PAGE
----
Why Take Risks?

Deirdre Fernand tries to understand why we enjoy extreme sports:

Social anthropologists tend to see extreme sports as rites of passage. As Mark van Vuyt, professor of psychology at the University of Kent, says: “In evolutionary terms it pays for young males to compete in excessive risk-taking. If they thought something was too risky and didn’t do it, they wouldn’t distinguish themselves and wouldn’t get female attention.”

In some societies, young men are sent off to kill a lion or spend weeks alone in the desert as an initiation rite. In the 1950s, David Attenborough brought back footage of the land divers of Vanuatu, who jump from tall wooden platforms with vines tied to their ankles to prove their manhood: bungee jumpers, essentially.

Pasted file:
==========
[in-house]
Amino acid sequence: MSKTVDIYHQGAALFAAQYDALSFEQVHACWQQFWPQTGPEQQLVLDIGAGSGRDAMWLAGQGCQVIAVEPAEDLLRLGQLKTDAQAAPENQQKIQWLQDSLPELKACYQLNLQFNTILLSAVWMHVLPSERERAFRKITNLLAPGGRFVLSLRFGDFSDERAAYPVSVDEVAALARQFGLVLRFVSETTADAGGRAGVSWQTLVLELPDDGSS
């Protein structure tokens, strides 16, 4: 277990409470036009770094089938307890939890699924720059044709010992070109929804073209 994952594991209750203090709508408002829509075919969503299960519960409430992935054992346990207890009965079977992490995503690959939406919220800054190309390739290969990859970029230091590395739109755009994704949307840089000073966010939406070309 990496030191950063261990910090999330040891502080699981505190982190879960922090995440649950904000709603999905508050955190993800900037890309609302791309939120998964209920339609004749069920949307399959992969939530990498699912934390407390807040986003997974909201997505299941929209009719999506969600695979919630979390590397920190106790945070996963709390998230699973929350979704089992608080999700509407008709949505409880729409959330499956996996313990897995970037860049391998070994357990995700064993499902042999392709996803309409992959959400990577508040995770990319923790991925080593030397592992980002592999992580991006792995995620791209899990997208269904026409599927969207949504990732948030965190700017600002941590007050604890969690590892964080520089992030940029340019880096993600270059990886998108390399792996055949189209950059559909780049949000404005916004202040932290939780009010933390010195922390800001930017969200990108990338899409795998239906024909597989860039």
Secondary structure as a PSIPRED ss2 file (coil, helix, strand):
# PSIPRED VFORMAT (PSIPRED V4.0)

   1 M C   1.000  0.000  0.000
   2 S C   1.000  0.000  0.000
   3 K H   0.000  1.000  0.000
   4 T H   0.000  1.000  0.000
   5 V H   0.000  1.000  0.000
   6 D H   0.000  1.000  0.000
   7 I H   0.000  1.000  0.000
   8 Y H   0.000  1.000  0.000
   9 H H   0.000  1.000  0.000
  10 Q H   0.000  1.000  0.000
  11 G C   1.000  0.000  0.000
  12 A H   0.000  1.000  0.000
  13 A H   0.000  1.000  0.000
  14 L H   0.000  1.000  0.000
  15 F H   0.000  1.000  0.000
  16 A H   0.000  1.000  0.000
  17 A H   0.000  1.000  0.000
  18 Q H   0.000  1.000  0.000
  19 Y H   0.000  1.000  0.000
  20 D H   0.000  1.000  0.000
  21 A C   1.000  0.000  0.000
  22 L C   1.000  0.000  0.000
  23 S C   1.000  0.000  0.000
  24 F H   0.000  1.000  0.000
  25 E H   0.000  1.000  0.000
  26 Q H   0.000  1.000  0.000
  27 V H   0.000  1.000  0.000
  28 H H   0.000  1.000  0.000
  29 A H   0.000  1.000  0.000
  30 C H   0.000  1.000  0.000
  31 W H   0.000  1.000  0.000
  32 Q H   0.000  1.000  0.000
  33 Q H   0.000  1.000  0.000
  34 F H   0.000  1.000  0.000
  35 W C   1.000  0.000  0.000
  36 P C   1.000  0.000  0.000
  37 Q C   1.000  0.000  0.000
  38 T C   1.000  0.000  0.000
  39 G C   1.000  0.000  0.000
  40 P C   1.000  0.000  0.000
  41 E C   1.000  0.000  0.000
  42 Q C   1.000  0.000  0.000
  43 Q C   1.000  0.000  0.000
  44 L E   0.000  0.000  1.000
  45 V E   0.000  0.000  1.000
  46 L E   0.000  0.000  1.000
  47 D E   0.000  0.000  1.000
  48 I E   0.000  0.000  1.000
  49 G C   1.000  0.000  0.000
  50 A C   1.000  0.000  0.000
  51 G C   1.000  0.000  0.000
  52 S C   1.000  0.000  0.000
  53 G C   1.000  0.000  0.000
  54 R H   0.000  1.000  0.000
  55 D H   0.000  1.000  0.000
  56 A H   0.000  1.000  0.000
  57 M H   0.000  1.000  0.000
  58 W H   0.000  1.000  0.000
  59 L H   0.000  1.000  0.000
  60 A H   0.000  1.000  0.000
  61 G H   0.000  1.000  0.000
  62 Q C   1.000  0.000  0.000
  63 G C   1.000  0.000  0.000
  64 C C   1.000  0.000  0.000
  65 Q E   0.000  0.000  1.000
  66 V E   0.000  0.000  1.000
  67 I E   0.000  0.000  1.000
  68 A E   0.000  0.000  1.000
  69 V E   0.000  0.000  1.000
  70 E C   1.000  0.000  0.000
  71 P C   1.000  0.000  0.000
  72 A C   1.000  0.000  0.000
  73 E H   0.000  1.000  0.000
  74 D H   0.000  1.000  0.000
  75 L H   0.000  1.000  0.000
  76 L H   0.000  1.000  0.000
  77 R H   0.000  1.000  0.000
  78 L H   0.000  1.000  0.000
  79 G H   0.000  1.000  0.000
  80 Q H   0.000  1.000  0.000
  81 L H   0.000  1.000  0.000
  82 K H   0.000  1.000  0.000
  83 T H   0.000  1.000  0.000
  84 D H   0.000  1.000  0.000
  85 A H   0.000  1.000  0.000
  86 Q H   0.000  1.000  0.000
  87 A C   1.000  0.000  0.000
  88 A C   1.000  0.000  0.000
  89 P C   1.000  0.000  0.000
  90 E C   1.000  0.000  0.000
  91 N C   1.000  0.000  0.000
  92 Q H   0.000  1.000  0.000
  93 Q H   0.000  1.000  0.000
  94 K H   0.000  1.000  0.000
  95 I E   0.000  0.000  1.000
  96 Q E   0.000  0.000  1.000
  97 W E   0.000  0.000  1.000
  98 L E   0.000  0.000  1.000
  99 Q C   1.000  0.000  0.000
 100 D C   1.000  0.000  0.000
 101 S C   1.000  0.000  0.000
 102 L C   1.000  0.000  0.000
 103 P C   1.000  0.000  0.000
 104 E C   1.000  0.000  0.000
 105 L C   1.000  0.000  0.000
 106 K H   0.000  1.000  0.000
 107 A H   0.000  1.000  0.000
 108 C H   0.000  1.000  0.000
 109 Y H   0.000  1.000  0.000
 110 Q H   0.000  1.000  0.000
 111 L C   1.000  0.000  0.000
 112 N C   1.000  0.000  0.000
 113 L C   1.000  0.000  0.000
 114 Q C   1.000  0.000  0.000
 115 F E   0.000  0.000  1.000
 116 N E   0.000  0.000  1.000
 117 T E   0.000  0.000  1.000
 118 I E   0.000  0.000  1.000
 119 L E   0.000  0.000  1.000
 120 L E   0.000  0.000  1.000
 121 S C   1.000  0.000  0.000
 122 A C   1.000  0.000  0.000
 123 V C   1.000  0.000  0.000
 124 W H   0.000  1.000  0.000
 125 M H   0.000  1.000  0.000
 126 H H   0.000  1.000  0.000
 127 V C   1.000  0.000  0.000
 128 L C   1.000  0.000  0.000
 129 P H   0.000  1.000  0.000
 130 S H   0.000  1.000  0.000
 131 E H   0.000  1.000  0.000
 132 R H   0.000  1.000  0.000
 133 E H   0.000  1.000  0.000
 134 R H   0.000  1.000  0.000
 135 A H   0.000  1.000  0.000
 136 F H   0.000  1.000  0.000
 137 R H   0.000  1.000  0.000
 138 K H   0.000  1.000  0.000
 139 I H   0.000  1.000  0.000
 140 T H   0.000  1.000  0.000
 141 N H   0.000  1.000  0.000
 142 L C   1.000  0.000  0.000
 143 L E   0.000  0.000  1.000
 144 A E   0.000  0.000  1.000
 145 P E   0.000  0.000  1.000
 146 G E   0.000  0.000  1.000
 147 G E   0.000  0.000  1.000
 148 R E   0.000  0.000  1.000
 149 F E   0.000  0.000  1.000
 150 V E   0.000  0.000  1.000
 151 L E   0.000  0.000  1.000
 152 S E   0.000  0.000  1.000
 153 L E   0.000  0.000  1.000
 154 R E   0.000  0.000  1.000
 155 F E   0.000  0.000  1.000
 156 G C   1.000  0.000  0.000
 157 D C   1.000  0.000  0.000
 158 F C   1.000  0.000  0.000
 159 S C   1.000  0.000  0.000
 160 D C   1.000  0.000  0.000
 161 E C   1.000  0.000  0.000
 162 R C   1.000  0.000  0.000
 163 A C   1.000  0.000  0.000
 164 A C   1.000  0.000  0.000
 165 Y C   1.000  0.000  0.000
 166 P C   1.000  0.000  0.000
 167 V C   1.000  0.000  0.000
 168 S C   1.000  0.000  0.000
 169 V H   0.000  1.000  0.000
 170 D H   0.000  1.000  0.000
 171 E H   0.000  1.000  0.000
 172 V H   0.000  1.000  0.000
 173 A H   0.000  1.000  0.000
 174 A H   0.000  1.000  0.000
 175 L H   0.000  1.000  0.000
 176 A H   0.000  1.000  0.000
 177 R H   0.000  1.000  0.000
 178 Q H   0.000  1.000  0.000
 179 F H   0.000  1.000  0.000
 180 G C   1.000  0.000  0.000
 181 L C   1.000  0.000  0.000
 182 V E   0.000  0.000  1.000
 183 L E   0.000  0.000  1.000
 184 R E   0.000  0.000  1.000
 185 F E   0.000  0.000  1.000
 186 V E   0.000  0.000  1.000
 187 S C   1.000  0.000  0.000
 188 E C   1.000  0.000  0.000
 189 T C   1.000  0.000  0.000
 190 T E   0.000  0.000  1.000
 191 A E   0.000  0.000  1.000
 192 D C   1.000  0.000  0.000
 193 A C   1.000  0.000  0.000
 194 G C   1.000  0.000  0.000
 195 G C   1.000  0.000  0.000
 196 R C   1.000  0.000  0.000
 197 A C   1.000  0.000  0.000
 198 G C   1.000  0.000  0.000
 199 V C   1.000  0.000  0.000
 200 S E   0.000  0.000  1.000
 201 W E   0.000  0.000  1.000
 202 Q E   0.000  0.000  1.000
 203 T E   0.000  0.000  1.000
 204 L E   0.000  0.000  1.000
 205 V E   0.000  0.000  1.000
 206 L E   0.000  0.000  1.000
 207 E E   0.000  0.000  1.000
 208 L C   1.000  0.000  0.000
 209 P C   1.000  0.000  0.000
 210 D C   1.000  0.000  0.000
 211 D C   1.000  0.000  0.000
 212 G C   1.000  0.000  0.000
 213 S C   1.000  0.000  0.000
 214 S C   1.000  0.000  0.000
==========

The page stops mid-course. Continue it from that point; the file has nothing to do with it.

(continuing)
So much for young men. But where are the women? Playing it relatively safe, psychometric testing has shown. “Though individuals vary, few women seek out risks,” Mark van Vuyt says. “Their role has been to protect children and they err on the side of caution.” Perhaps risk-taking really is all about testosterone and atavism. As the science writer William Allman once wrote: “Our modern skulls house a Stone Age mind.”